ten colonizes wet, low-lying areas within a pasture.
It is a perennial bunch-type rush with green cylindrical stems and a white
So.ft Rush (Bull Rus.li pith. Although the individual clumps become larger in time, the main mode
Photo: Brent Sellers of spread is through seed production. Information from the literature sug-
gests that as many as 25 million soft rush seeds/acre can be produced in a
highly infested pasture. Therefore, soft rush should be controlled before seed production occurs to
limit the amount of new seedlings in the pasture.

Control of soft rush can be obtained with 2,4-D in the spring. Research conducted at the Range
Cattle REC during 2006 and 2007 found that 4 pints/acre of 2,4-D amine applied in mid to late
April provided over 90% control of soft rush 365 days after treatment. Both non-mowed and
mowed soft rush were compared (2,4-D was applied the same day after mowing) however, no
differences were detected. The result from the comparison imply that soft rush does not need to
be mowed prior to 2,4-D application. However, the soft rush clumps will remain standing after
2,4-D application, so a mowing operation may be performed just prior to spraying for aesthetic
reasons and to allow desirable forages to increase groundcover.

Brent A. Sellers, Extension Weed Scientist
Range Cattle REC, Ona

oIae a Dates

January 26-31 American Forage and Grassland Council (AFGC)
Louisville, Kentucky

January 29-30 19th Annual Florida Ruminant Nutritional Symposium
at the Best Western Gateway Grand in Gainesville, FL
http://conference.ifas.ufl.edu/rumin ant

February 3-5 Southern Association of Agricultural Scientists (SAAS)
Dallas, Texas

July 13-17 Caribbean Food Crops Society Meeting
Miami, FL Hosted by UF/IFAS

July 13-15 Southern Peanut Growers Conference
Edgewater Beach Resort, Panama City Beach, FL

Agronomy Notes Pt

Drift Perspective and Factors One Can and Cannot Control

> The UF/IFAS Pesticide Information Office receives
S- correspondence from FDACS regarding all misuse
investigations that occur in Florida involving agricultural
use of pesticides. One of the most common, if not the most
common, report is alleged spray drift of crop protection
chemicals causing injury to desirable plants. Florida is not
alone; every state has issues with drift. (See inset photos.)

Spray droplet size should be considered when drift is a
concern. 'he rate at which particles fall through the air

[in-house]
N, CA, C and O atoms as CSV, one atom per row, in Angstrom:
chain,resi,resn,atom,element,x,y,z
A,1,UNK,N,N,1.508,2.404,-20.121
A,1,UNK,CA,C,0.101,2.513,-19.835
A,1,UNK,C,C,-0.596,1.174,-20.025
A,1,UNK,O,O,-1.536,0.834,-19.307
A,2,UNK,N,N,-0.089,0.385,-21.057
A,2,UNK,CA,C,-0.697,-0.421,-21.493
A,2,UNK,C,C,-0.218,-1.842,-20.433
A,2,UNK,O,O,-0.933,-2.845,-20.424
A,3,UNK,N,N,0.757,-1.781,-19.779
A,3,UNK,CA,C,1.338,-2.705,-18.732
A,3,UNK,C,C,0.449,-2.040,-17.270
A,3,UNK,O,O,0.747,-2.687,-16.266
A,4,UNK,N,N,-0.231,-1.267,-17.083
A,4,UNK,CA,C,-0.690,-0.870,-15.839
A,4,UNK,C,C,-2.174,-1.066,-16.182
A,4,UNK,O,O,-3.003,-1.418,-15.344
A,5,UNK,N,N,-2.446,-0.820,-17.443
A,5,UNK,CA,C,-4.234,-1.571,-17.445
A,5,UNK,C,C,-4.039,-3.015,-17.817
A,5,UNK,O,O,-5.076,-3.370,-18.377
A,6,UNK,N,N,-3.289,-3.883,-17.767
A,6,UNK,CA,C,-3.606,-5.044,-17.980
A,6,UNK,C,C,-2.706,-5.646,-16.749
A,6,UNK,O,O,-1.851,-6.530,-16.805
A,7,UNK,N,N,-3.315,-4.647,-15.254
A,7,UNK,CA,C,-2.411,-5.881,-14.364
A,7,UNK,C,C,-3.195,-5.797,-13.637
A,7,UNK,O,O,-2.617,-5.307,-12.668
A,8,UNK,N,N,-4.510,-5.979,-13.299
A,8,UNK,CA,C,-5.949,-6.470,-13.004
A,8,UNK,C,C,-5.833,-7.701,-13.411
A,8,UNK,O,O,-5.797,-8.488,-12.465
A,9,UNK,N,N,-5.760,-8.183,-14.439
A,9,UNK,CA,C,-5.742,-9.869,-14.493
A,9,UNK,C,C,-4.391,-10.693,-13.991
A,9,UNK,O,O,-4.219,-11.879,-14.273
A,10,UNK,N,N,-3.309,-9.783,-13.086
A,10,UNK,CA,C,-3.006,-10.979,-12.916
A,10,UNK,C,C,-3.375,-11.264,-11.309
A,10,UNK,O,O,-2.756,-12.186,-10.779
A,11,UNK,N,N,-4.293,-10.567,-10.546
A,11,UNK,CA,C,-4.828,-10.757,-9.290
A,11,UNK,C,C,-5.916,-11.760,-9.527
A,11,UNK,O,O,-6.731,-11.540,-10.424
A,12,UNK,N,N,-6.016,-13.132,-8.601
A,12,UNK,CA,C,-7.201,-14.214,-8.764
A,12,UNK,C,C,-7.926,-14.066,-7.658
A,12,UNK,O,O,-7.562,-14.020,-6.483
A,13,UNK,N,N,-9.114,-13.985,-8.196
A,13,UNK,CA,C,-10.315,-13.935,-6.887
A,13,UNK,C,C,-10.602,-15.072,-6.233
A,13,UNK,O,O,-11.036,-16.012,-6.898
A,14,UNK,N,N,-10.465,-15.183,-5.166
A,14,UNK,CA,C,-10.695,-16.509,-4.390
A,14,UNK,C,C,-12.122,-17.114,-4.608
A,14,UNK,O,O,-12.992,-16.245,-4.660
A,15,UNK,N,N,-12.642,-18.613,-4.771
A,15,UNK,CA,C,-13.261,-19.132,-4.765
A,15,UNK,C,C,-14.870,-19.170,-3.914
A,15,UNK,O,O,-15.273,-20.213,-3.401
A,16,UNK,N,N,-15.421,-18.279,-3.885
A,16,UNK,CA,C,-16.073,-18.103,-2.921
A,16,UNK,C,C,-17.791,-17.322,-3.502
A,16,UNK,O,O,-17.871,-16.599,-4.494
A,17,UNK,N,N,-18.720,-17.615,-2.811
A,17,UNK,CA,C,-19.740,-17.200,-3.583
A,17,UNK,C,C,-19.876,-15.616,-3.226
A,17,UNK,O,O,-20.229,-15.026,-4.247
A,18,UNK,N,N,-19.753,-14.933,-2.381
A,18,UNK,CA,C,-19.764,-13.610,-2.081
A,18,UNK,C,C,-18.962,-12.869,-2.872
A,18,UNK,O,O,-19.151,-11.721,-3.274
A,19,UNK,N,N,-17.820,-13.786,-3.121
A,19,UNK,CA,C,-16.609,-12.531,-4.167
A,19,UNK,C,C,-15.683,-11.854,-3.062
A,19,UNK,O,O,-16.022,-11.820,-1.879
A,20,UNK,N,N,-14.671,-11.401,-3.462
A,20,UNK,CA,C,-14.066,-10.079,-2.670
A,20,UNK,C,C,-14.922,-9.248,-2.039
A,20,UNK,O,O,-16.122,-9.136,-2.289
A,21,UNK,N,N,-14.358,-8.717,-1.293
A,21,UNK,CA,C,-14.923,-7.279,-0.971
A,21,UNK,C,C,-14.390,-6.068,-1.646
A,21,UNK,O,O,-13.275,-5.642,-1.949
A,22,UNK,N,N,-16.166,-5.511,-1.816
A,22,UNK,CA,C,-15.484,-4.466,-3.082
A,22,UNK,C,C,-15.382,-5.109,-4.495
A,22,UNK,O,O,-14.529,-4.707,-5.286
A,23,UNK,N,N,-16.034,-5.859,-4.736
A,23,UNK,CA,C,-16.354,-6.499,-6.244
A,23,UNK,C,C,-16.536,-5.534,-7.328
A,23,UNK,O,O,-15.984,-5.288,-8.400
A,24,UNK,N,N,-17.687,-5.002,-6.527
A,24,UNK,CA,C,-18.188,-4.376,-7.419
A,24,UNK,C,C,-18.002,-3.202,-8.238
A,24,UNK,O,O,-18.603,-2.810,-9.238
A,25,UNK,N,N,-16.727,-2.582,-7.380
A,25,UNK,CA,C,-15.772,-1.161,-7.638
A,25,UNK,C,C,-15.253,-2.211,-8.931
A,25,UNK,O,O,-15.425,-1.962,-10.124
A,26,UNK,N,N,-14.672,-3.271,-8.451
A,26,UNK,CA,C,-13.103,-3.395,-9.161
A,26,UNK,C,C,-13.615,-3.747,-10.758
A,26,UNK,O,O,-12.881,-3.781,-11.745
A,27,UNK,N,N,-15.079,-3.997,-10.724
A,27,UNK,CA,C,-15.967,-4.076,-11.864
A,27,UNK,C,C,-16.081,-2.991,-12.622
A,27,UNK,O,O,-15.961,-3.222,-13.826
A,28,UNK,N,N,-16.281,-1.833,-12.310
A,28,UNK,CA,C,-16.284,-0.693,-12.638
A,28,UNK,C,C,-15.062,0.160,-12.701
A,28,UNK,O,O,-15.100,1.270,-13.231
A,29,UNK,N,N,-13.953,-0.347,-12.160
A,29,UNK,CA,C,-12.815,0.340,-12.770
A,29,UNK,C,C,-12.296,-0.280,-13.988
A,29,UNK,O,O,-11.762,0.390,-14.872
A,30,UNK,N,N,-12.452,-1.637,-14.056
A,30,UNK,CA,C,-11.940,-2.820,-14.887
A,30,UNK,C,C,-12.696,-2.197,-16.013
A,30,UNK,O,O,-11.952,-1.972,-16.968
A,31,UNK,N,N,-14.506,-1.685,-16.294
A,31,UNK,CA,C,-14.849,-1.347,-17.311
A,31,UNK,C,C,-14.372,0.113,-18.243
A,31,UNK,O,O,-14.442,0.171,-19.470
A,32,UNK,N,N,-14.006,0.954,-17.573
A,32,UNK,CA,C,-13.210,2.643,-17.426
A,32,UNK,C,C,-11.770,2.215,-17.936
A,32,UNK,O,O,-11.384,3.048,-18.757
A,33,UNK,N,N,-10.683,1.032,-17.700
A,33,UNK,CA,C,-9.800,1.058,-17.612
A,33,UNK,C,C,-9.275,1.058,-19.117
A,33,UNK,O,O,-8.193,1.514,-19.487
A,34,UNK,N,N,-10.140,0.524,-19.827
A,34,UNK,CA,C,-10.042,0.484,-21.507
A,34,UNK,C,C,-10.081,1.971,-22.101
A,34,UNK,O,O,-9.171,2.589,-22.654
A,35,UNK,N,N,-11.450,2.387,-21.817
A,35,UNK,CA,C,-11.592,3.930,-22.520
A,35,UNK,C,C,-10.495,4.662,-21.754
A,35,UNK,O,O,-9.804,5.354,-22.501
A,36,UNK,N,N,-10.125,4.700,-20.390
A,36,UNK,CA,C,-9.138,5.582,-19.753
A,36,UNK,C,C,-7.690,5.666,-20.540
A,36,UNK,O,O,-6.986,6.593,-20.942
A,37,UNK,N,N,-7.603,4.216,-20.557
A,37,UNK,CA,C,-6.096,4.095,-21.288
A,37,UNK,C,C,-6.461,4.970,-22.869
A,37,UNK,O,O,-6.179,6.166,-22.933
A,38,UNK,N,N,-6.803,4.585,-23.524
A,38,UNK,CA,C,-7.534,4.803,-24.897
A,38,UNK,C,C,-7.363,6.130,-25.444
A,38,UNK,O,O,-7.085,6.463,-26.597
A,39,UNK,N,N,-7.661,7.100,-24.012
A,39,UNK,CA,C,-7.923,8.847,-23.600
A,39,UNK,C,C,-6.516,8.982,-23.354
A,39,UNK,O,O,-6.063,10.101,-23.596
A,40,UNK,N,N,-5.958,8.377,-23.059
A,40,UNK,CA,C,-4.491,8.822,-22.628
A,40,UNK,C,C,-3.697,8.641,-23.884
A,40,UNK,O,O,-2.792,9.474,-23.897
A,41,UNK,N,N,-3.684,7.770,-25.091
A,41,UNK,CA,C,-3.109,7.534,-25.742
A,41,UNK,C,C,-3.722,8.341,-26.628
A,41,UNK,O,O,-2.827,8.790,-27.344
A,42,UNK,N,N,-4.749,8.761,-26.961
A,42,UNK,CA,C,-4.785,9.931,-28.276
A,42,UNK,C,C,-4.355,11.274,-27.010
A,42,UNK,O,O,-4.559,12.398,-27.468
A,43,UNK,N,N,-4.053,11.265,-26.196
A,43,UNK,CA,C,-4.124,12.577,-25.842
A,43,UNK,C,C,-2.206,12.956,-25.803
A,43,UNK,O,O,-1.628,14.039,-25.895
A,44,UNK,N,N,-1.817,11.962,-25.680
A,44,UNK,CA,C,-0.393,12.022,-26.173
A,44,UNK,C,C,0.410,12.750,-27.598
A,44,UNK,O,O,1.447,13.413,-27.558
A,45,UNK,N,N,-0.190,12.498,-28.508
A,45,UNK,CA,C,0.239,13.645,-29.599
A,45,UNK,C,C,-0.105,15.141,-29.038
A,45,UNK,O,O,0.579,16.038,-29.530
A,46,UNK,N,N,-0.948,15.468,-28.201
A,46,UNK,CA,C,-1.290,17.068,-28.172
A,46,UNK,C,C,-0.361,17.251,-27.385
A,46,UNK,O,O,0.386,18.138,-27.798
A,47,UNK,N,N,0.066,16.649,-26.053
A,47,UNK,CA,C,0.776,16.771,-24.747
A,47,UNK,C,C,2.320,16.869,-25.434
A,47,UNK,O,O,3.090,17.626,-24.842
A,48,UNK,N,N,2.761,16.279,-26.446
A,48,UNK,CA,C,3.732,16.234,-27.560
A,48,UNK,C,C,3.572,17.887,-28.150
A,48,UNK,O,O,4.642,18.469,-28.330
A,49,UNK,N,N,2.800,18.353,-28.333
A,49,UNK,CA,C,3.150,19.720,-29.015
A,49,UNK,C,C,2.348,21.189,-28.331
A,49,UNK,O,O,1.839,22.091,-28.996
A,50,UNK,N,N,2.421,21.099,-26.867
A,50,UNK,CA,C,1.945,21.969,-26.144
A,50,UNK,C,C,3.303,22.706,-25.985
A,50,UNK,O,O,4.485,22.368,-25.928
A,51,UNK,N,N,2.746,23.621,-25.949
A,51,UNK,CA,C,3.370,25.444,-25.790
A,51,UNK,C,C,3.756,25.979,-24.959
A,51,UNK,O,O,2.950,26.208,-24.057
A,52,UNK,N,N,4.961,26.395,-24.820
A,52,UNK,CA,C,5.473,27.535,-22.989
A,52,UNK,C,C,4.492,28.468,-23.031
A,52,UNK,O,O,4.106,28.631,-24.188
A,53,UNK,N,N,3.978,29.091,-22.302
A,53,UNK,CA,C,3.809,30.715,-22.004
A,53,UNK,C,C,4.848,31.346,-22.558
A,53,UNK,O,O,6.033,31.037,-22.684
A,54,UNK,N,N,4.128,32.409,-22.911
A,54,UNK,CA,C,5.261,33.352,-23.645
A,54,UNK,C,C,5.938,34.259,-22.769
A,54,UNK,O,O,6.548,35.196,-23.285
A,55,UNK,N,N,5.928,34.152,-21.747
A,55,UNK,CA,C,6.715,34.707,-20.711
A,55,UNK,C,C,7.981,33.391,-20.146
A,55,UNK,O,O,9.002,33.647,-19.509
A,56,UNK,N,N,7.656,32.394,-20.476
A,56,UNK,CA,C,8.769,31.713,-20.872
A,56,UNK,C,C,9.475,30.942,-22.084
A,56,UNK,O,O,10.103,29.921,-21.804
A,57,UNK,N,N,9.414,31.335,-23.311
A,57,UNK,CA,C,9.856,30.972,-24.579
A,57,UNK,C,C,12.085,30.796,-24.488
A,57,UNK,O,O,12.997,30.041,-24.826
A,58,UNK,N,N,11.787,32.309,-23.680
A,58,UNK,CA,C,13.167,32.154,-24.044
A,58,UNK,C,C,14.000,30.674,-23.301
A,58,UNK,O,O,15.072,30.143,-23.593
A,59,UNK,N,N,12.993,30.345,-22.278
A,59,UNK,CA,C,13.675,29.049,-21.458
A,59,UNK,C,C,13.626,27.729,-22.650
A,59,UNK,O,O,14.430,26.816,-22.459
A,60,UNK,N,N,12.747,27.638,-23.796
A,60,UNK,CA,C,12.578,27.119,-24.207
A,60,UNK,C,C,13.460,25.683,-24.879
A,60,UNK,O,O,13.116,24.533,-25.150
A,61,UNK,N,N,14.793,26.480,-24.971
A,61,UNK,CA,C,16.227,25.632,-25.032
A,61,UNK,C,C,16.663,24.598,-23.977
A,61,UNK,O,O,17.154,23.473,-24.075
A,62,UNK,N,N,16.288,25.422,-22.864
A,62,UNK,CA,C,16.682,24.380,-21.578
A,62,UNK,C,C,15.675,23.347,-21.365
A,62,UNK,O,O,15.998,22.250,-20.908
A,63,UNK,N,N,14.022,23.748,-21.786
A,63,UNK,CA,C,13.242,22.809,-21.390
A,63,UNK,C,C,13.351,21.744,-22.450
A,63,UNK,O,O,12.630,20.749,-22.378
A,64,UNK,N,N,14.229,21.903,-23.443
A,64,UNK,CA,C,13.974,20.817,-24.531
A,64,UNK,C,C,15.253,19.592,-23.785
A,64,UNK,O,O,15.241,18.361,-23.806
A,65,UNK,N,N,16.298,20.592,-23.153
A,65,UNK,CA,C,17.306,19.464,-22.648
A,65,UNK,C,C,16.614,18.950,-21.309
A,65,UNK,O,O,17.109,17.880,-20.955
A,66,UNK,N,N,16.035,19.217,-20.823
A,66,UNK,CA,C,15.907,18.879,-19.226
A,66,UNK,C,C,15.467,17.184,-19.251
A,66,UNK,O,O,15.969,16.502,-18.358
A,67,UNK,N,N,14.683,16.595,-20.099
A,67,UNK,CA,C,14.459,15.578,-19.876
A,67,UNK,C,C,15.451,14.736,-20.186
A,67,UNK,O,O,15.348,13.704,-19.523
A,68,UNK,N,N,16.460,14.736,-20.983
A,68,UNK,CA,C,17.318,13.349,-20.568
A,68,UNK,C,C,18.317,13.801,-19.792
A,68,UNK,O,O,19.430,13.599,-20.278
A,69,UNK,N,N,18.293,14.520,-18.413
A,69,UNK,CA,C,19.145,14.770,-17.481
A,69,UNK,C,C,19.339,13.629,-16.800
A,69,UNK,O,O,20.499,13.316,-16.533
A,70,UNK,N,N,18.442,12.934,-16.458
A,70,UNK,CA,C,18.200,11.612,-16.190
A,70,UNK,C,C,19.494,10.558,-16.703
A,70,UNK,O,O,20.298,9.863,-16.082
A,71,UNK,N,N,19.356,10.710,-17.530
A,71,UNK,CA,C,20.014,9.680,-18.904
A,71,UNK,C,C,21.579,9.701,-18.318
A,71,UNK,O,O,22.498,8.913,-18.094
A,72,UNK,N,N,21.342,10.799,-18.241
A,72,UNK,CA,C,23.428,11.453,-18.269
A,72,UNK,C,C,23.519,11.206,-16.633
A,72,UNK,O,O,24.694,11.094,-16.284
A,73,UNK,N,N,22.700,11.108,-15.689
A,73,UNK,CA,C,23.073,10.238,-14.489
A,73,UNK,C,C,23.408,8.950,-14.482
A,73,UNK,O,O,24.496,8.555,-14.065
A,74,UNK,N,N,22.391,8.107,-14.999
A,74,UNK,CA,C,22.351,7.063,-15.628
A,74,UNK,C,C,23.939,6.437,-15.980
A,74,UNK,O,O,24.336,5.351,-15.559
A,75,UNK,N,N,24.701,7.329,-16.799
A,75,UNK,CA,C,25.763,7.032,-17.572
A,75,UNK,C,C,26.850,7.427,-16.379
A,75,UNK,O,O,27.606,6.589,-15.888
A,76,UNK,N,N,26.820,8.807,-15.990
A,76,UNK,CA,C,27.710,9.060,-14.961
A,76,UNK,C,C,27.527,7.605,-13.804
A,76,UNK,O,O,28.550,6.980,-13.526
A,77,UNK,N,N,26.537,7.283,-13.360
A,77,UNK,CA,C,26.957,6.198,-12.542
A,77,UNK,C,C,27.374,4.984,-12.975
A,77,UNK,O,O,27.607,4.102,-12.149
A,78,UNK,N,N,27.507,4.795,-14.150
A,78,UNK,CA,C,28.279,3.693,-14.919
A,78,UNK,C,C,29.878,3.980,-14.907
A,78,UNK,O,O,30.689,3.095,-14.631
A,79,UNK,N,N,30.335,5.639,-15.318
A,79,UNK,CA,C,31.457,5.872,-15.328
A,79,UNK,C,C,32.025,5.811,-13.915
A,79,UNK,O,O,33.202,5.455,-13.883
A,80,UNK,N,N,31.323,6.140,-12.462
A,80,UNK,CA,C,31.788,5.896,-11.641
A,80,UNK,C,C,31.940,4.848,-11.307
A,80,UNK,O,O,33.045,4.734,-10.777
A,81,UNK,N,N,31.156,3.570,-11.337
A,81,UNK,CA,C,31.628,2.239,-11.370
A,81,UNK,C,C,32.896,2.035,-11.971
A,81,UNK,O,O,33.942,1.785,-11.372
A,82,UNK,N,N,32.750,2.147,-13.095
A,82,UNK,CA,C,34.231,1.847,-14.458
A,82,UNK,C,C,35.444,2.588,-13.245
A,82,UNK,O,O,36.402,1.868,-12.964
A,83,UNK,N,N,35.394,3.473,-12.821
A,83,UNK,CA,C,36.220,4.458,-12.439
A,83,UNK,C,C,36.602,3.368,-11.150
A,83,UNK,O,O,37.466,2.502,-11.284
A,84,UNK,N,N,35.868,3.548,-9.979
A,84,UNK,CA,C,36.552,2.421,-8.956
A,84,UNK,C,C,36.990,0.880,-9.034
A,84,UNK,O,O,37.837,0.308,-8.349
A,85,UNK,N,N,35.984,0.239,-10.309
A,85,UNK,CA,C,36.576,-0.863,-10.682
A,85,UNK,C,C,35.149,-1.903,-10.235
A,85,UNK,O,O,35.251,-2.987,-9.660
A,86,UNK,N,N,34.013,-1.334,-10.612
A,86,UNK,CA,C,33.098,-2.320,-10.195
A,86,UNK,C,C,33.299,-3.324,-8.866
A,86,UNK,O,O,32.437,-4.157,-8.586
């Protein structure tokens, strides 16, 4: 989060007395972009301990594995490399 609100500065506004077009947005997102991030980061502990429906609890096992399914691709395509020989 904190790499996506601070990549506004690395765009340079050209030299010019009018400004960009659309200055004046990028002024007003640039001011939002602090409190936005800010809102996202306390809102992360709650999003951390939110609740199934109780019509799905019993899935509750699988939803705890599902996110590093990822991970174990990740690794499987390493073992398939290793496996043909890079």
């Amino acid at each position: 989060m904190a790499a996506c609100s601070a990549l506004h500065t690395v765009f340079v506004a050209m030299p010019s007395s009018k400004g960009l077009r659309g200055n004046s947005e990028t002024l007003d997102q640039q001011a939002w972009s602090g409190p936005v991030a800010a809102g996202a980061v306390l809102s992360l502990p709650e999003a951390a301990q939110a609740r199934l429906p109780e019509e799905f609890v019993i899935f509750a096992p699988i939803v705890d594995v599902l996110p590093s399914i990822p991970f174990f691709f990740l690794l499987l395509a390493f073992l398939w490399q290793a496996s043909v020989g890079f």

and, subsequently, the distance pesticide spray particles
travel is affected by their size and gravity. Droplet size
refers to the size of the individual spray droplets that
comprise a nozzle's spray pattern. You measure the
Herbicide i(eim) to soybean. o diameter of spray droplets in microns a micron is
1/1,000 of a millimeter or 1/25,000 of an inch. The
Photo: Fred Fishel diameter of a human hair is between 50 and 100 microns.

Other diameter comparisons: a sewing thread is 150 microns; a toothbrush bristle is 300 micronts, and a
paper clip is 850 microns. To put droplet sizes in perspective with their relative drift hazard, the National
Coalition on Drift Minimization made the comparisons in the table.

Evaporation and deceleration of various size droplets.*
Droplet diameter Terminal Final drop diameter Time to evaporate Deceleration
(microns) velocity (ft/sec) (microns) (se) distance (in)
20 .04 7 0.3 <1
50 .25 17 1.8 3
100 .91 33 7 9
150 1.7 50 16 16
200 2.4 67 29 25
*Conditions assumed: 90 F, 36% R.H., 25 psi, 3.75% pesticide solution.

You may believe that small droplets coupled with high pressure will provide the best coverage. In
reality, it is almost impossible to force a small droplet to move more than a few inches. This table
shows the terminal velocity, the final drop diameter, time of evaporate ion, and the deceleration
distance (in inches) for spray droplets of various sizes. For instance, the fastest a 20 micron
droplet will fall is 4/100 of a foot per second. Due to evaporation the final droplet diameter will
be approximately 7 microns in diameter and it will fall (deceleration distance) less than one inch.
Therefore this droplet size is very susceptible to drift. In contrast, a 200 micron droplet falls at 2.4
feet per second, has a much larger final droplet size because it evaporates more slowly, and will
fall at least 25 inches.

A claims survey was conducted by Farmland Insurance during the 1990's to investigate drift
causes. The survey showed that 38% of the cases were caused by poor decision- making by the
applicator; 26% were due to incorrect or faulty nozzles: 23% were due to weather conditions, and
13% occurred for unknown reasons.

Drift Factors artilee continued on page 6A
=Agtomomy Notls P

Drift Perspective and Factors One Can and Cannot Contro$ (continued)

Herbicide injuy to ornamental tree.
Photo: Fred Fishel

Factors the applicator can't control:

=Wind (speed and direction)
=>Susceptible crops or other nearby sensitive areas on
someone else's property

Factors that an applicator can control include: